There are two key areas of education policy and practice where we need your legitimate democratic leadership:

  1. Establishing a fair funding system for primary, special and secondary schools across the country
  1. Securing a sustainable stream of good entrants into the teaching profession.

Concentrate on these two pivotal issues and you will win plaudits from 25,000 headteachers, voters, and fellow politicians. If you subscribe to the self‐improving school system, you might do little else, besides being a careful and thoughtful guardian. Don’t be tempted to put your indelible stamp on the Office with further initiatives. Rather, leave in five years’ time (Theresa May is a model to follow) proud to have done no harm.

If you stray beyond the two areas above, please opt for sustaining and embedding what has been legislated for in recent times: all schools good schools; raised levels of accountability and pupils’ achievements; the new curriculum and examination arrangements; pupil premium funding.

Finally, daring you to be different in just one direction: suspend Ofsted inspections of good and outstanding schools for one year; afford headteachers the space to shape that self‐improving, self‐ regulating school system. Then go visit a hundred schools and ask their views.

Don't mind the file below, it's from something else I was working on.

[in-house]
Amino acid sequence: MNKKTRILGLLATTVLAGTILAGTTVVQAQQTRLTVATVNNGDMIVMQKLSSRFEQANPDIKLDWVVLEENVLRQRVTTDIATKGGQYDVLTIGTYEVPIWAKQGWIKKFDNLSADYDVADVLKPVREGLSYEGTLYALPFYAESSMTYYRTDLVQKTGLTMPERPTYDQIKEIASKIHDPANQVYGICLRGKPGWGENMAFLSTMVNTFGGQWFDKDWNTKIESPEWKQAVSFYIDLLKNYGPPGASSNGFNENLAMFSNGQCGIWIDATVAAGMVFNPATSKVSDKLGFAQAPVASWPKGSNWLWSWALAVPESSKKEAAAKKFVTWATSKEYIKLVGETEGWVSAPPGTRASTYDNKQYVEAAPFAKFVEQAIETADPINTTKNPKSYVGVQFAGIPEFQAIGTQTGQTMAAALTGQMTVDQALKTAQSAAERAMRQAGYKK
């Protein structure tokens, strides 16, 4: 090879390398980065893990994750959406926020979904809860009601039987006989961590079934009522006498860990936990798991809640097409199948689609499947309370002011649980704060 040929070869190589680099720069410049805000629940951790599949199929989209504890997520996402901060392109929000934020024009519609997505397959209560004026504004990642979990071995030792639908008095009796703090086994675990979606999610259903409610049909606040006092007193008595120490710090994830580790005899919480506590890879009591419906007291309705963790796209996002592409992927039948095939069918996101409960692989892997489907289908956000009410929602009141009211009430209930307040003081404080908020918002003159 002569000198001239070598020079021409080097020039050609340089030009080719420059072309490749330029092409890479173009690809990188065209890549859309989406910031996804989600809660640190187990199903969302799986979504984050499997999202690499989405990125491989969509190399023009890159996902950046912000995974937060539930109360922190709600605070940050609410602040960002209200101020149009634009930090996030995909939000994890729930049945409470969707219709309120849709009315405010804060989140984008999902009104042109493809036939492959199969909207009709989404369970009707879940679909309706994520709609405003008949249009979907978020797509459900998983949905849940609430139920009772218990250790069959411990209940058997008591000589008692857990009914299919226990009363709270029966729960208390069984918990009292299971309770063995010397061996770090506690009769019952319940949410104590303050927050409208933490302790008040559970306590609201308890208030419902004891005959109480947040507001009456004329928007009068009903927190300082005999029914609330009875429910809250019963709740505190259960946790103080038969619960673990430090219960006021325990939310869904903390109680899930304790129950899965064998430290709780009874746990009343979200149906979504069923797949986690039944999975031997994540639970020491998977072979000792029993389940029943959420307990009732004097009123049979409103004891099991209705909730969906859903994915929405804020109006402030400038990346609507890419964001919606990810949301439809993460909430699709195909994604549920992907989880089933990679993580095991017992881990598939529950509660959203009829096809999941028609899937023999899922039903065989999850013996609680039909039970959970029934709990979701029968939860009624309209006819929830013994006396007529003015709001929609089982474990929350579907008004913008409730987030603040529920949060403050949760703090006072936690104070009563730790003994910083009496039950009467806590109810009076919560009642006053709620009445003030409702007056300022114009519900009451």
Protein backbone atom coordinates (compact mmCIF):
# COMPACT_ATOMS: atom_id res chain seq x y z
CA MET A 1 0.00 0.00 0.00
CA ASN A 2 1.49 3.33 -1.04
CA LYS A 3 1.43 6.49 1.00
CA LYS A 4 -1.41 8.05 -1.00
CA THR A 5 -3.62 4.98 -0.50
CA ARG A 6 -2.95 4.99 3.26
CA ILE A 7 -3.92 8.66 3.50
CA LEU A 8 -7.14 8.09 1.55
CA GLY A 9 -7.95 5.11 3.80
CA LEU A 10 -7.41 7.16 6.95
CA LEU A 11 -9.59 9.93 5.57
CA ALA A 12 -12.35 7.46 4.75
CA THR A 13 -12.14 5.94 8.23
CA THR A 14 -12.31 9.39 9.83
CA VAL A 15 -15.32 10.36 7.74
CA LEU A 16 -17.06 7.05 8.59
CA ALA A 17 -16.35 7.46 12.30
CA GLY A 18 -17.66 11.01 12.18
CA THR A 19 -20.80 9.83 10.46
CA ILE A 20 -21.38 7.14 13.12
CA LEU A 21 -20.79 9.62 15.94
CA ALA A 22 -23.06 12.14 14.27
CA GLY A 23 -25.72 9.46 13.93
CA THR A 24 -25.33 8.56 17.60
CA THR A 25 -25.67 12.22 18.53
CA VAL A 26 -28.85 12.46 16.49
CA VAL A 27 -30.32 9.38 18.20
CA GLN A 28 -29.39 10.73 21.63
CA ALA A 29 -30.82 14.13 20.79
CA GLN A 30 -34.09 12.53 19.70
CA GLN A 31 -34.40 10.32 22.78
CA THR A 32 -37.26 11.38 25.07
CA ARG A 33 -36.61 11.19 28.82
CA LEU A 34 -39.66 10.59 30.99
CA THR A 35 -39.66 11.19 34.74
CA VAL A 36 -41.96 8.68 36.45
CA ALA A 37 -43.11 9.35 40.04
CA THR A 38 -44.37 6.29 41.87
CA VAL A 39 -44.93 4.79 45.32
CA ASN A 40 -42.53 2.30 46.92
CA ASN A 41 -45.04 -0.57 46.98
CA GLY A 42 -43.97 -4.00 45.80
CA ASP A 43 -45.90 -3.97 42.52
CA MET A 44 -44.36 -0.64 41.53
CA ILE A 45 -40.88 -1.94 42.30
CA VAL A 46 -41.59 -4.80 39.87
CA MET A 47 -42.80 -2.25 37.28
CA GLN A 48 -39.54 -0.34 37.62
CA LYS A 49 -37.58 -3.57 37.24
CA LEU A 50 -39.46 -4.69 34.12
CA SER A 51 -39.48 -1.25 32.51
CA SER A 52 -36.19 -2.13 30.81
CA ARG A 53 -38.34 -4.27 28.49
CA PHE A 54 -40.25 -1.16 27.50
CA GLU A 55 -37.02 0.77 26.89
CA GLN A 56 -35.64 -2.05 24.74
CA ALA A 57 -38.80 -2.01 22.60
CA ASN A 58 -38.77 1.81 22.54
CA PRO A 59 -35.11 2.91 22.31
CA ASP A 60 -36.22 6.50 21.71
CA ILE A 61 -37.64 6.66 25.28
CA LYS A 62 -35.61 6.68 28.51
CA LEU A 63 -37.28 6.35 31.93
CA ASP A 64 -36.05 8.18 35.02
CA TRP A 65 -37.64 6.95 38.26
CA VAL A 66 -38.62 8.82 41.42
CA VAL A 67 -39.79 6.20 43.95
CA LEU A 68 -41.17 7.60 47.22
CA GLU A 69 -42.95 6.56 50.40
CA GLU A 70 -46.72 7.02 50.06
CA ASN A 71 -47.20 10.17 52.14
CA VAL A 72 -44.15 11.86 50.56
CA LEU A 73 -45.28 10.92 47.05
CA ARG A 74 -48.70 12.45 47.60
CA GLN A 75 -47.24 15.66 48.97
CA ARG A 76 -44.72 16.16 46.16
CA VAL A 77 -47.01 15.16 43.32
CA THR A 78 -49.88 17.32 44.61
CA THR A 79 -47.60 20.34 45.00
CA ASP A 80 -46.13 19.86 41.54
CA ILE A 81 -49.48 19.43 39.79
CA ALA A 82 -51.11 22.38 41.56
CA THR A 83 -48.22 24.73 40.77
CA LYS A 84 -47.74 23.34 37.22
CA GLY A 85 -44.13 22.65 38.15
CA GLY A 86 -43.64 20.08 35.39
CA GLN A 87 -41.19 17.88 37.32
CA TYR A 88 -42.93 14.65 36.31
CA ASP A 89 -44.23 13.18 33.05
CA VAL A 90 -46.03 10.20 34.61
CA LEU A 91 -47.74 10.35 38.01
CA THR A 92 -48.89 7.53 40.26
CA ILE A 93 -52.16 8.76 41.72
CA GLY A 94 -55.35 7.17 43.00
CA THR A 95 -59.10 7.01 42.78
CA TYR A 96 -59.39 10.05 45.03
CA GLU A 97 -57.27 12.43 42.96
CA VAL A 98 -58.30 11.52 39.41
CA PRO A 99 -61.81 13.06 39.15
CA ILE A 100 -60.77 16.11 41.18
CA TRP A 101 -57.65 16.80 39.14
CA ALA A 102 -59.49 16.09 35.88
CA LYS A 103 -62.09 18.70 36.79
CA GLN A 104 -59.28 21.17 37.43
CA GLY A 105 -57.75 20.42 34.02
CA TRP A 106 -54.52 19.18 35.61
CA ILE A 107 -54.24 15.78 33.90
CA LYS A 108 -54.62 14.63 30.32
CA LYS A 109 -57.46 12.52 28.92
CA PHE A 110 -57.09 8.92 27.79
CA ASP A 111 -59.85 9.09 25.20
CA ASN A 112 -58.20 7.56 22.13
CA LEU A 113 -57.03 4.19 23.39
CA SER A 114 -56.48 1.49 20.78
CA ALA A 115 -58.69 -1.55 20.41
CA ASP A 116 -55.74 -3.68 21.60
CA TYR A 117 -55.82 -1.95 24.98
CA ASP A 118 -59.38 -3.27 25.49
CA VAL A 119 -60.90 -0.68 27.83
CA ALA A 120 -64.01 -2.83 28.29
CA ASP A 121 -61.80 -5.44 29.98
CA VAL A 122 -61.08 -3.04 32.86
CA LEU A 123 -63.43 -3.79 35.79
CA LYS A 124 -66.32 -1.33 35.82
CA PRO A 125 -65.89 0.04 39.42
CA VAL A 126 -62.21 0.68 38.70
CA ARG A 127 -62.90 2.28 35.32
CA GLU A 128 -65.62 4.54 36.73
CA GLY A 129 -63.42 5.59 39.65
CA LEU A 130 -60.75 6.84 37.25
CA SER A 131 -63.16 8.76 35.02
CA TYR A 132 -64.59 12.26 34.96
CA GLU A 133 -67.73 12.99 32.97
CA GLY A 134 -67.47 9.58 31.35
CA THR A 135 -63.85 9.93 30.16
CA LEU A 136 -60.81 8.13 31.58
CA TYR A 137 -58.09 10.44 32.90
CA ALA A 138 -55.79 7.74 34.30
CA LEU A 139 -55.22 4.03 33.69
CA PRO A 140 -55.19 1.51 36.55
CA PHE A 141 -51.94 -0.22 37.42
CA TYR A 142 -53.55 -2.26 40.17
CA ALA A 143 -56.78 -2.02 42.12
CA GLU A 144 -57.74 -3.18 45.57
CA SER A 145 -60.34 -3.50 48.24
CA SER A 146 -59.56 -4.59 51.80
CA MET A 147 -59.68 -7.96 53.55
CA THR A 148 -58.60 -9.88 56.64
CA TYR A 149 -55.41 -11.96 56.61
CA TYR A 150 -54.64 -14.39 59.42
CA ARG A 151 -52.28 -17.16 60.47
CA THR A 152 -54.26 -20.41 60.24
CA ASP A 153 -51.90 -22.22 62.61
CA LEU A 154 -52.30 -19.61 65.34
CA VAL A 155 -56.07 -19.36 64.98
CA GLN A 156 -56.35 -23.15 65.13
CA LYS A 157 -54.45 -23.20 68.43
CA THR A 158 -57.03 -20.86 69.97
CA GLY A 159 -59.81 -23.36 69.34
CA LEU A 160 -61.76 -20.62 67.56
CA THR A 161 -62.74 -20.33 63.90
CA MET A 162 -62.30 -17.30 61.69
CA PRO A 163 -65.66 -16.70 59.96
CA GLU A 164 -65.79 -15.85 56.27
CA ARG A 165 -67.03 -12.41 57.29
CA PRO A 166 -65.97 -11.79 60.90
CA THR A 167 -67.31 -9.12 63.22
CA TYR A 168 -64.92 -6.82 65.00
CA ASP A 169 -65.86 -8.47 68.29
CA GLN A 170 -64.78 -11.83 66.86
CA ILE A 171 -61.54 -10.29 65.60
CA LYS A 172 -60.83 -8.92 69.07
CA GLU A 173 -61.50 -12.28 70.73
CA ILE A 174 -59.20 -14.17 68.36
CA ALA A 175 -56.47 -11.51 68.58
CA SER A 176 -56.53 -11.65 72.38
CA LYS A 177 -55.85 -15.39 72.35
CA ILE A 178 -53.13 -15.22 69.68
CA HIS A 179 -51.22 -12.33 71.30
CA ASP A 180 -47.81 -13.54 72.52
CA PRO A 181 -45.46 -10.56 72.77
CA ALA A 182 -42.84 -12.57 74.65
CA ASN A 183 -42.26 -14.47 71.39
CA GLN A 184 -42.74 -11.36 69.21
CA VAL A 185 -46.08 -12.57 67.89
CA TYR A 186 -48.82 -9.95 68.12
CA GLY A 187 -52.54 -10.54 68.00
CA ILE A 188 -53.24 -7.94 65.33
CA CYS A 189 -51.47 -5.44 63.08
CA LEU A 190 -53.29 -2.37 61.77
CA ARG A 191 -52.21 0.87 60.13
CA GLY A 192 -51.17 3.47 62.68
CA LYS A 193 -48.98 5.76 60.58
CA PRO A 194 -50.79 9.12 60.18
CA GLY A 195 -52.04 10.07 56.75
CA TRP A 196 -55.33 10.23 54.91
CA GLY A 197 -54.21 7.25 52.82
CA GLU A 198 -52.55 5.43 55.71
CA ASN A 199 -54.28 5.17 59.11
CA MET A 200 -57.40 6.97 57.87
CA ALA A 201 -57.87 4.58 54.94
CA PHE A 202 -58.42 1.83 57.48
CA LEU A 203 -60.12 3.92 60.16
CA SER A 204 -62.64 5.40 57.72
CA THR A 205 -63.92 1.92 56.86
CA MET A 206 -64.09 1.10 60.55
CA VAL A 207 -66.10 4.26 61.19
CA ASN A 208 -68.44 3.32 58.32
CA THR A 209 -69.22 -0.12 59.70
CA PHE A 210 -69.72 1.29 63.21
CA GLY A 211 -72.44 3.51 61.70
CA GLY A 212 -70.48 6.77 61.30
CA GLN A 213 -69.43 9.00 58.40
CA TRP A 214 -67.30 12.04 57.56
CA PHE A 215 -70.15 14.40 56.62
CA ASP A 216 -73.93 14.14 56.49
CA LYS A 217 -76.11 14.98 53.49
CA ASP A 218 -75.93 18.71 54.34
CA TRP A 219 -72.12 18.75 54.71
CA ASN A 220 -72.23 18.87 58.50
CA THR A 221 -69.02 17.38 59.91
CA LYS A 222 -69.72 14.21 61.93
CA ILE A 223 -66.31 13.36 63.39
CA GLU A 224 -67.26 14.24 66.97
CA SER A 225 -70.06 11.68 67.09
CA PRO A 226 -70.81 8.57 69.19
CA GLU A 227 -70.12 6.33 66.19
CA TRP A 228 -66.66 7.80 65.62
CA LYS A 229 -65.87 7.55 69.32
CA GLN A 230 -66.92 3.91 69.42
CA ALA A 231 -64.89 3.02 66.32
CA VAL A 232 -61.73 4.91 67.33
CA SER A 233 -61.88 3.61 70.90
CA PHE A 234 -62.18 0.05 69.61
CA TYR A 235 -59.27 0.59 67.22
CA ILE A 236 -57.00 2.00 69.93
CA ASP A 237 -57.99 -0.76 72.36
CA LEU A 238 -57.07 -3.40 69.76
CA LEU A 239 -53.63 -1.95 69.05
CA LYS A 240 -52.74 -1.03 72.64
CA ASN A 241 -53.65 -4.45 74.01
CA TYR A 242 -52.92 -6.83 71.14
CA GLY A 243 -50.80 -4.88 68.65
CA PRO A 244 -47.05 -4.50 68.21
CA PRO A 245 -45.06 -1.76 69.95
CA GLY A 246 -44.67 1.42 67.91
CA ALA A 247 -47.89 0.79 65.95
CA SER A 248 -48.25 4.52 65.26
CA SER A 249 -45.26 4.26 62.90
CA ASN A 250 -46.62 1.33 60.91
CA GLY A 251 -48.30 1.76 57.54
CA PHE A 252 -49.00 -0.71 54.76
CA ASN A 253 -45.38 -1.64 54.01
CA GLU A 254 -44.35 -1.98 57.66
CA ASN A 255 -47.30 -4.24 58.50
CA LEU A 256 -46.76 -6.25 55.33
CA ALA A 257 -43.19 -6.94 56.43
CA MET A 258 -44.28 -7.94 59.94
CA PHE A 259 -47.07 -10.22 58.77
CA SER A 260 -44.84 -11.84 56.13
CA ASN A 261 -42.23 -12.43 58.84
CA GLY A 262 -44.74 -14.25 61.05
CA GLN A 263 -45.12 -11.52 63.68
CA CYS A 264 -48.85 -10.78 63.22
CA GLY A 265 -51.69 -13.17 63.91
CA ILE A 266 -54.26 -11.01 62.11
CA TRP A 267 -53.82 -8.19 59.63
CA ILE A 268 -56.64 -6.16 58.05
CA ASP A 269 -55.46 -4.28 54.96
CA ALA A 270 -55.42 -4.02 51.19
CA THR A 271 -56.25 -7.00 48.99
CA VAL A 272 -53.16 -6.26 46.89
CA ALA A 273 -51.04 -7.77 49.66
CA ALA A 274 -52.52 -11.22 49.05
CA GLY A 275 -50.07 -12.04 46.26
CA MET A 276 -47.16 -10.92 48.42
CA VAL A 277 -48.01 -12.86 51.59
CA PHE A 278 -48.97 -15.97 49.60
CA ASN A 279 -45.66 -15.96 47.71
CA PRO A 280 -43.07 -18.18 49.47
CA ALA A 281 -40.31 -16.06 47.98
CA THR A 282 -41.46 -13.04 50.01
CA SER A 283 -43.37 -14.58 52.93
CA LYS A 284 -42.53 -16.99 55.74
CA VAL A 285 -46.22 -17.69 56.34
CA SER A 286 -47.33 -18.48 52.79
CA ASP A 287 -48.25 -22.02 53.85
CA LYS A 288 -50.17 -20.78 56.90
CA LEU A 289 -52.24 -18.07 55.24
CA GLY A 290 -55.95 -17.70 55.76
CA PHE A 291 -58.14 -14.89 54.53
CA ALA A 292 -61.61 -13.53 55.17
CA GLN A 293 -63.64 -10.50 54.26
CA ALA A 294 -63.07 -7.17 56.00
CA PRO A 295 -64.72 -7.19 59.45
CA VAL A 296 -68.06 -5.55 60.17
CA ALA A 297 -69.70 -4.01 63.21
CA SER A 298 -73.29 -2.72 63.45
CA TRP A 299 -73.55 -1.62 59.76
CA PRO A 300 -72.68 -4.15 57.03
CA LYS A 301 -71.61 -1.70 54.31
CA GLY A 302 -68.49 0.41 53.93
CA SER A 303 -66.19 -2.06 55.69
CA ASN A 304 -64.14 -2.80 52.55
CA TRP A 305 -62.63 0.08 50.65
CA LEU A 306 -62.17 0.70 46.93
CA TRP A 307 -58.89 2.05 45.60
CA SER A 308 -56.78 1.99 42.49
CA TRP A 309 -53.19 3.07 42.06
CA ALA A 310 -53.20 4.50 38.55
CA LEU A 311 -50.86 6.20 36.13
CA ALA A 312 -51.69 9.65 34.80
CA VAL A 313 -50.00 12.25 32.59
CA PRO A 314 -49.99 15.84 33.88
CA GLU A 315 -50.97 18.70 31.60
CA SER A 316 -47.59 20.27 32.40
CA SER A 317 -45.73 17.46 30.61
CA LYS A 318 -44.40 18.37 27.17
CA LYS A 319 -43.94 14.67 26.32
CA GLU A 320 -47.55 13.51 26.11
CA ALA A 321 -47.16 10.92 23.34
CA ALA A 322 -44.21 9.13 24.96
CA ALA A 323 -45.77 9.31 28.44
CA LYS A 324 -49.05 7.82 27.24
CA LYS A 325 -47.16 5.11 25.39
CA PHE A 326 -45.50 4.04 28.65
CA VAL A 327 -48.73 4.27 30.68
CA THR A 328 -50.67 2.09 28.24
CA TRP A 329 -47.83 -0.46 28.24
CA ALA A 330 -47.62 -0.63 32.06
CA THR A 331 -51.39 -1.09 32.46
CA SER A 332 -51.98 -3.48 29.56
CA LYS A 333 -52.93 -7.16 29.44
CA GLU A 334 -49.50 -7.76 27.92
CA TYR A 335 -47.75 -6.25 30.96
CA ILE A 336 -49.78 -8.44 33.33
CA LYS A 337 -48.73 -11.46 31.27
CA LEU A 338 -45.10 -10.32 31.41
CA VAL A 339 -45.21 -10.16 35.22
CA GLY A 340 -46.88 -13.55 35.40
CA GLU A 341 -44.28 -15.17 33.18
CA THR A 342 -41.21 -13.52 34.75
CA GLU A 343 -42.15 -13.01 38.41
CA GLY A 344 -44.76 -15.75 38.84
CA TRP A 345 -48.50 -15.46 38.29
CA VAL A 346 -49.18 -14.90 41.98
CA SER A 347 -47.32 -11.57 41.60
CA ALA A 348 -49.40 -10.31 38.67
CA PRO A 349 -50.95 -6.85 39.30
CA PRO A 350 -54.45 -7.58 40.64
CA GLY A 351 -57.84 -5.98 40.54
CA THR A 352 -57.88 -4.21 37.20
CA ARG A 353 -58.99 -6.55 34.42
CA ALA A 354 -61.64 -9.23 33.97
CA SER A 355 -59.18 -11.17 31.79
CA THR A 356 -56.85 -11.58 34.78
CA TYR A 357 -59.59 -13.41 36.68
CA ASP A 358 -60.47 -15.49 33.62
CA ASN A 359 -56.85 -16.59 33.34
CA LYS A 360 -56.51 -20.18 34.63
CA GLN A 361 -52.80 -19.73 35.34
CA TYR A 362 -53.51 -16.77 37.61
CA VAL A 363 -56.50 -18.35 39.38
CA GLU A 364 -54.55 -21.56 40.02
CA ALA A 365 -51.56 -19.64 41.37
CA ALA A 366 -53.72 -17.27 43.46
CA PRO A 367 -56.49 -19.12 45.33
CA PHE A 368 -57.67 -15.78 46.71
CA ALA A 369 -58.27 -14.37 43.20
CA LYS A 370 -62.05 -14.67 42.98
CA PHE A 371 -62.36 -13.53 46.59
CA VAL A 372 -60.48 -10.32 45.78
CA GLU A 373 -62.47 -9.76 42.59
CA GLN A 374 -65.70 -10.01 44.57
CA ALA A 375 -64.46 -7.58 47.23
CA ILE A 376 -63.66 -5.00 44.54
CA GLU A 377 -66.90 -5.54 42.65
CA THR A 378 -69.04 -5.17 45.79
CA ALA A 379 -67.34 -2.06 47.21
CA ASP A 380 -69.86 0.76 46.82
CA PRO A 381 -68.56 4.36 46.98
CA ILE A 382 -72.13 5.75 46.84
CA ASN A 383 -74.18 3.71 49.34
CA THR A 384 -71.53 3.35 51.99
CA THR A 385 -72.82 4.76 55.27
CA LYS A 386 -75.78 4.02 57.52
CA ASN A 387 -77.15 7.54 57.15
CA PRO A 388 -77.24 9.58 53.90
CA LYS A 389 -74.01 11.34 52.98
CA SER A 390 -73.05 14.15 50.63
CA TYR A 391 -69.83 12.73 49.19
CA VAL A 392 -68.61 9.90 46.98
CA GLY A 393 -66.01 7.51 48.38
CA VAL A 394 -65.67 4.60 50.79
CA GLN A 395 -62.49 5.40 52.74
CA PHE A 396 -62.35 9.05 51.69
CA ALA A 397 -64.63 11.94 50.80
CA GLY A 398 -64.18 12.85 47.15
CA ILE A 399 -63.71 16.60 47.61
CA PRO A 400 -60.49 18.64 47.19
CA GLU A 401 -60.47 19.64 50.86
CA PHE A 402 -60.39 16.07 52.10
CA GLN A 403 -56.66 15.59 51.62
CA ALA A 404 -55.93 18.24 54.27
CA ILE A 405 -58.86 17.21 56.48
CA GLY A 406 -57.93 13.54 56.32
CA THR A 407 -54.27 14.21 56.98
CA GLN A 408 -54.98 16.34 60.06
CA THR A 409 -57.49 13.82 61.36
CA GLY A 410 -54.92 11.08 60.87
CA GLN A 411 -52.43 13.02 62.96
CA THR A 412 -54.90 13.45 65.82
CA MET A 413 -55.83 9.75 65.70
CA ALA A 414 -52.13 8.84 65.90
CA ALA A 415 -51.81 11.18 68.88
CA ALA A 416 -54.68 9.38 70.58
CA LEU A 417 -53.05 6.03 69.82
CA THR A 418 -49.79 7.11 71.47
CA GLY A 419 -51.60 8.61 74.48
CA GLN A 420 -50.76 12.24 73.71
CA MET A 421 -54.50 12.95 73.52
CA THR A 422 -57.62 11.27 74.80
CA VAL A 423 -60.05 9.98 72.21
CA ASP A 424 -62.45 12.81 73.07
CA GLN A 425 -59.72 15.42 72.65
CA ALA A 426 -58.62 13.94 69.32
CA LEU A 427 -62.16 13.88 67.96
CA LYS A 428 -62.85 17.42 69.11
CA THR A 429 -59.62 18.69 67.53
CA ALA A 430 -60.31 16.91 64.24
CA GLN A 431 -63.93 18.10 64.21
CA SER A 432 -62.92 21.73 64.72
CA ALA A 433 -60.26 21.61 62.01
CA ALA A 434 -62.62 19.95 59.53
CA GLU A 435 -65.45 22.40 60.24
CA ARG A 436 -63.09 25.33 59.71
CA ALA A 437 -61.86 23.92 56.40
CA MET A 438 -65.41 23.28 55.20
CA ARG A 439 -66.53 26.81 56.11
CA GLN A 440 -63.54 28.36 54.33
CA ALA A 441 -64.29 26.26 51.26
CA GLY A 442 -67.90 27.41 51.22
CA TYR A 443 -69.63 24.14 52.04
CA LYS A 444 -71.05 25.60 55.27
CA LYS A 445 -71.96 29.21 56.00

I’m sure the profession, governors, pupils and parents wish you well in your new Office of State. With a little more time, I would have written you a shorter letter. Less is always more.

Yours sincerely,

Roy Blatchford, Director, National Education Trust

Thoughts on lesson observations #5 | Spot Coaching

It certainly feels like a brave new world. My colleagues and I have rightly exercised caution in the first few weeks of piloting ‘spot coaching’, but we know why we are doing this. I have also reminded them that the old way of observation was far from perfect and to remember those colleagues bruised by feedback and judgement received long after the moment had passed.   All too often I felt a quantified lesson grade distracted from any qualitative feedback, irrespective of whether the feedback was deemed to be of any use or not.